National Development Plan Lecture by the National Planning Commission Deputy Chairperson Cyril Ramaphosa at the Wits University
10 September 2013
Programme Director, Mr Songezo Zibi
Vice Chancellor of Wits University, Professor Adam Habib
Deputy Vice-Chancellor, Professor Rob Moore
Leaders of all sectors of our society,
Members of the Diplomatic Corps,
Members of the National Planning Commission,
Members of the Media,
Fellow South Africans,
Ladies and Gentlemen,
Thank you for inviting me to speak tonight on the National Development Plan, with particular focus on the economic aspects of the plan.
When President Zuma appointed the National Planning Commission in May 2010, he asked the Commission to take a `critical, cross-cutting and long term perspective` on the challenges confronting South Africa. He invited the commission to develop a plan for the country that would serve as a vision and coherent programme to overcome the key challenges confronting us - poverty and inequality.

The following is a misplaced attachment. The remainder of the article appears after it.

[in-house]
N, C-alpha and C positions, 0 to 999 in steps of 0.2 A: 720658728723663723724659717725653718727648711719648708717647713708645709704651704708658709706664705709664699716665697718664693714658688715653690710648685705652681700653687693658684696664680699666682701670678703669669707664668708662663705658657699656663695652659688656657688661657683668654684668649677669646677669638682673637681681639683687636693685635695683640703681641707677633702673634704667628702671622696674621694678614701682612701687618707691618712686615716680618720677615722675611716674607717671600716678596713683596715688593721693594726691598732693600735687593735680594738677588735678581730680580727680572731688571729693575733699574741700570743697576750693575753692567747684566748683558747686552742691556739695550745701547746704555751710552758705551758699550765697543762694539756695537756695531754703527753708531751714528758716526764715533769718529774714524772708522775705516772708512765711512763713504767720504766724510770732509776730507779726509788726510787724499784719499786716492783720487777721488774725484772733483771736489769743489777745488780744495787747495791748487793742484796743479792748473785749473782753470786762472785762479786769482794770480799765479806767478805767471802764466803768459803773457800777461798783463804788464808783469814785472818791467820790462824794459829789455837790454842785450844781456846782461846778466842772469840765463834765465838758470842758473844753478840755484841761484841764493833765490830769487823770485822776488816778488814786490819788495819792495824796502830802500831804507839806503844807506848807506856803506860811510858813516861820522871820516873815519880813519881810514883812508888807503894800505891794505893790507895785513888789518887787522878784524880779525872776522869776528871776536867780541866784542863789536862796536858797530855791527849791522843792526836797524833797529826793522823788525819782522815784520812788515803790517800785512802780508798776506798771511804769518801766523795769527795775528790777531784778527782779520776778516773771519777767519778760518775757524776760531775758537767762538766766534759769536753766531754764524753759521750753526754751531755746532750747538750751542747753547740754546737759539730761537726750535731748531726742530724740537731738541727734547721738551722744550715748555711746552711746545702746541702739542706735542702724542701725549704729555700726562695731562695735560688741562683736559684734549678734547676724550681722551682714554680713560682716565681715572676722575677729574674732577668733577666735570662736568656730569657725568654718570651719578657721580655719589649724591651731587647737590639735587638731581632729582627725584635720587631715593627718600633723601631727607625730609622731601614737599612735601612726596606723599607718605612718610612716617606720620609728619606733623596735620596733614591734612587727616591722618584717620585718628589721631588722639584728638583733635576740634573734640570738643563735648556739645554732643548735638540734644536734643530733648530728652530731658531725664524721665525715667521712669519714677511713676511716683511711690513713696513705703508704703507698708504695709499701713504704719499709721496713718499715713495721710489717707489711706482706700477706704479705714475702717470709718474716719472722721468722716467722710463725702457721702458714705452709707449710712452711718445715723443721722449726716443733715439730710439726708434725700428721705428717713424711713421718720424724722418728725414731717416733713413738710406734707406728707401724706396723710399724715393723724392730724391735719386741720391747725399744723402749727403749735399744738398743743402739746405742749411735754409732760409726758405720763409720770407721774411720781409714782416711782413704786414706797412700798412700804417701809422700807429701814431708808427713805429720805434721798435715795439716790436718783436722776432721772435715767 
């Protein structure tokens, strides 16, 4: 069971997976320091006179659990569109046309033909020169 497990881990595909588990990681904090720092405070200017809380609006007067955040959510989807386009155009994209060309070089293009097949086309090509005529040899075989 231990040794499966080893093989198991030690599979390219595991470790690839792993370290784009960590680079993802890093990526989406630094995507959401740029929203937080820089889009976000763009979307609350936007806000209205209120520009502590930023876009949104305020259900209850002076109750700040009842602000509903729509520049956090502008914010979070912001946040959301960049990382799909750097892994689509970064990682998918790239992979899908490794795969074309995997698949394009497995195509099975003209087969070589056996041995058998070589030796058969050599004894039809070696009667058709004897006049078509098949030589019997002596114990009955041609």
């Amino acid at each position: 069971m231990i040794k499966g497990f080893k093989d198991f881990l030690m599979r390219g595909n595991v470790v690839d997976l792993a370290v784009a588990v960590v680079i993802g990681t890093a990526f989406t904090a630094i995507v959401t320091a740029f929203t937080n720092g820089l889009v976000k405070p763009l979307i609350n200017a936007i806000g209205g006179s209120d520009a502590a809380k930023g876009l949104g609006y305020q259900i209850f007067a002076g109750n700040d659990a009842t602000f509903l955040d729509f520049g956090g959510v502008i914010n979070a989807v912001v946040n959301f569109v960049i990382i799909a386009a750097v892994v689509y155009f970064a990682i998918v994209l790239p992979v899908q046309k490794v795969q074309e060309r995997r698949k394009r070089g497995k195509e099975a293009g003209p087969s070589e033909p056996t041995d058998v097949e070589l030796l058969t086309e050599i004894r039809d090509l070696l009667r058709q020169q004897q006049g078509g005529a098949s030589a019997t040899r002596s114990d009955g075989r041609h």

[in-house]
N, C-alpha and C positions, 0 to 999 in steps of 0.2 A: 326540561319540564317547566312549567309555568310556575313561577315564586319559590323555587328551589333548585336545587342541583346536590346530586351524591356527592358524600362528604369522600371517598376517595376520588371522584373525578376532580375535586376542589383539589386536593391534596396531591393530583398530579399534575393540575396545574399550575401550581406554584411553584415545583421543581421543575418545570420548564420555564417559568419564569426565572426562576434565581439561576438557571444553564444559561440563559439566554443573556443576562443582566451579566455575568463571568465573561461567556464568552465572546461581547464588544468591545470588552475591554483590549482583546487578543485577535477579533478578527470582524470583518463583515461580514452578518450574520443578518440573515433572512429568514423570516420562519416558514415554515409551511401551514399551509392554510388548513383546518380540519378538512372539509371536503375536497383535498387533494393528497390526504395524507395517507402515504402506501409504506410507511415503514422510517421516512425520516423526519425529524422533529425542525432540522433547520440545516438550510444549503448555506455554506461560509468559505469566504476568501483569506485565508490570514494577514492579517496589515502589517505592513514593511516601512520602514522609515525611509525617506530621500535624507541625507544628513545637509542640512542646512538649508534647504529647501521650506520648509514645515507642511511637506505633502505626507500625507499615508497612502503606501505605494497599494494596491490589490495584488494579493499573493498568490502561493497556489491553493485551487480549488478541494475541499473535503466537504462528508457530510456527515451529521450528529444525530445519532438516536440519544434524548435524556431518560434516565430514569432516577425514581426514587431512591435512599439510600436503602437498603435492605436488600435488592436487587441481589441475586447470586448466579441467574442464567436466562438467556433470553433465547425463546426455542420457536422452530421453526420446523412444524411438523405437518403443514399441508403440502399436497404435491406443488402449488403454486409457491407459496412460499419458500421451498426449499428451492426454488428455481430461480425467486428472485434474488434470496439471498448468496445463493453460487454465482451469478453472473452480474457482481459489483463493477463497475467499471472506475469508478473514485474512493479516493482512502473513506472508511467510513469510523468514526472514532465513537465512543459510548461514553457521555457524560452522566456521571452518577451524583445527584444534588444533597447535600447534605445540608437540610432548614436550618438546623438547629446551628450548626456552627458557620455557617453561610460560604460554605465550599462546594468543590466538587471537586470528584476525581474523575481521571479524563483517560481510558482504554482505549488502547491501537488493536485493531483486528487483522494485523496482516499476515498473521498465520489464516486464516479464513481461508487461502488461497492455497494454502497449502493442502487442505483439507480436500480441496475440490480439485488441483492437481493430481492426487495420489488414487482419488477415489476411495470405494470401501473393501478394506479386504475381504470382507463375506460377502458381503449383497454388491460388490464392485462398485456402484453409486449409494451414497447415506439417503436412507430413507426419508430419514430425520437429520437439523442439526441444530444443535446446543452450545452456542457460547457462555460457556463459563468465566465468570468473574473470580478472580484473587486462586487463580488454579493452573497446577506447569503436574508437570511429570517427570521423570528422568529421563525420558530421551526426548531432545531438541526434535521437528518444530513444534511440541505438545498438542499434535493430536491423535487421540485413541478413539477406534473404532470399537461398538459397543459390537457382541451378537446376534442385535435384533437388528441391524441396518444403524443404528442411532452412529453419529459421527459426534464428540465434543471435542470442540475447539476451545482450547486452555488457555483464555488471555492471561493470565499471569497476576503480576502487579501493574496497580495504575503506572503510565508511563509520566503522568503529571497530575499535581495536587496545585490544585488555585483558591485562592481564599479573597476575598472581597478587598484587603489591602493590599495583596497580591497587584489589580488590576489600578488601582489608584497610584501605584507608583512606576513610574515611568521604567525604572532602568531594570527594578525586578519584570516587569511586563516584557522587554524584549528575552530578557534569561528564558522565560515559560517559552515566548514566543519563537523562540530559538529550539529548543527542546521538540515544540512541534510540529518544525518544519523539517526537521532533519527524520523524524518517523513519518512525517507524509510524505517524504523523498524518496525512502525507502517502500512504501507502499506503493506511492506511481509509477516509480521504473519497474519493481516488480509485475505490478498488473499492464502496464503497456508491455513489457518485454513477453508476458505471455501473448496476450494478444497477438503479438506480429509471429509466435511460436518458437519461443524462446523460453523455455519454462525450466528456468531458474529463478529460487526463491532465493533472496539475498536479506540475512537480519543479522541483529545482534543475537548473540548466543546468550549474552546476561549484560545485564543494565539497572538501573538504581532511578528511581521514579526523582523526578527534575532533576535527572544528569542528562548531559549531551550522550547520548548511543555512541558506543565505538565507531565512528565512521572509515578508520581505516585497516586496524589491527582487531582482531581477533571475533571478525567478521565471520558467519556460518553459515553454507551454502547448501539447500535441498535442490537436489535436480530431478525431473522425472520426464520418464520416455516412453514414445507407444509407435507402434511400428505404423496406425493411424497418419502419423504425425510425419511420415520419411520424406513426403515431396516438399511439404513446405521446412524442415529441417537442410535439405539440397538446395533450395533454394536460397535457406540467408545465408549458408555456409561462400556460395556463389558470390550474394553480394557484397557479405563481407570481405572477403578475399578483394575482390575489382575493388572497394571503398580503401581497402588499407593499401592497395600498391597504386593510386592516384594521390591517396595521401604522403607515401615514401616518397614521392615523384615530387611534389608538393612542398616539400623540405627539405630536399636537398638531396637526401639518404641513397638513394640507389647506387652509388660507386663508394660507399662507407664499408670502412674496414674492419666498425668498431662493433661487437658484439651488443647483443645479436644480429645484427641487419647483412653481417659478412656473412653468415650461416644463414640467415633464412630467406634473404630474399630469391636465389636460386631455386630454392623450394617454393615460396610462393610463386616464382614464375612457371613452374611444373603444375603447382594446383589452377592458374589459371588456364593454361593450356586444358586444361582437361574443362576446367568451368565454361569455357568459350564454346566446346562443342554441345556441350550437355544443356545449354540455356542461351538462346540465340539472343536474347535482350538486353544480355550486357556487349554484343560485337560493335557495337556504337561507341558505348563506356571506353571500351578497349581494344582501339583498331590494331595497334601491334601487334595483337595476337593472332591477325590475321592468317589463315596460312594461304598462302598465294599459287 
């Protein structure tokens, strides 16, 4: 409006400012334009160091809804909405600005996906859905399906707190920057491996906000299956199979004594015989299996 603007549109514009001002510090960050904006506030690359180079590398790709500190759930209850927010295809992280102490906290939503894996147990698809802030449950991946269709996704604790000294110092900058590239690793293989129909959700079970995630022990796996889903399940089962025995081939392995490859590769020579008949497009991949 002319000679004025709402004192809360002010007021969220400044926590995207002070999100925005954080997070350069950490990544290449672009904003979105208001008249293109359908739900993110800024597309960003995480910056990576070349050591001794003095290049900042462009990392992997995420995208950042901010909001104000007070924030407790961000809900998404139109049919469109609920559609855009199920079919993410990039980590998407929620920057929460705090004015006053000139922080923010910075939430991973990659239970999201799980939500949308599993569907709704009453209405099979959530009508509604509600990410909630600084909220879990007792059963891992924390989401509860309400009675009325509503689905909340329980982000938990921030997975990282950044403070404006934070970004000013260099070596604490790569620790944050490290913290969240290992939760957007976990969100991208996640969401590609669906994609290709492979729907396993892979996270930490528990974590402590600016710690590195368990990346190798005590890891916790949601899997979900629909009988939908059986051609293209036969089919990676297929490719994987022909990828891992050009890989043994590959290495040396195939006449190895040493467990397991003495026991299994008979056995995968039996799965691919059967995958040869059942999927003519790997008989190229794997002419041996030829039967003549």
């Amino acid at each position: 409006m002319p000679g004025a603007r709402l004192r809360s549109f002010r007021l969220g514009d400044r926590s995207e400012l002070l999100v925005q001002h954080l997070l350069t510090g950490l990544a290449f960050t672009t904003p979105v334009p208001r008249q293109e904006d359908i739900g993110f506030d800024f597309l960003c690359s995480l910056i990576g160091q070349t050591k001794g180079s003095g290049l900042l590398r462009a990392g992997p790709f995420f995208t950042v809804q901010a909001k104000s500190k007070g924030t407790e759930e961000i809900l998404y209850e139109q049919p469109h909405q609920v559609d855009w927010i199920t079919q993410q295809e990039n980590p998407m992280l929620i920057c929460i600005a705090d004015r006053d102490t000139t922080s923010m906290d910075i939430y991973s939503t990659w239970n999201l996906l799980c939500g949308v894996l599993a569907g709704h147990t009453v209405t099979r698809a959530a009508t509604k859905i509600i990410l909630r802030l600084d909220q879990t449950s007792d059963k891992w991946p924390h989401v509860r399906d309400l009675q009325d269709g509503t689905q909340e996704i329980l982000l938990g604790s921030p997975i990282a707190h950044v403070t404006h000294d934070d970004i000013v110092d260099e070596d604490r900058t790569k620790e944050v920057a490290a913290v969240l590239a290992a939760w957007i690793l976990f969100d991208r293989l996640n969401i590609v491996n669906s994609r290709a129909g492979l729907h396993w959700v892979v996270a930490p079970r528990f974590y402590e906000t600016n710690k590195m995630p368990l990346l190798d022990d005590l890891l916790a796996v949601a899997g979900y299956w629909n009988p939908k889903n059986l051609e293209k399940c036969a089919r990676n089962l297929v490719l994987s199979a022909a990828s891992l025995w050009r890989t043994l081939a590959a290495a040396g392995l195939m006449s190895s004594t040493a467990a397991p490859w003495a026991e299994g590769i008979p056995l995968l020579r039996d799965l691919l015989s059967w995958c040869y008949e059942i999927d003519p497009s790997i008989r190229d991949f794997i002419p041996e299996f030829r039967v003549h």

If we are to overcome poverty and inequality, then solving our economic challenges is at the heart of our objectives. We seek an economy that serves the interests of all South Africans, one that is able to absorb people seeking work, one that is competitive, with a rising share of income going towards investment. We seek an economy where the incomes of the poor are rising faster.
Our vision is of an economy that is more diverse, both in terms of what we produce and in terms of who owns, manages and works in that economy. We seek firms that are profitable and that play a constructive role in supporting development and social cohesion. We seek an effective state able to support business expansion, protect the rights of workers and drive the transformation of the economy.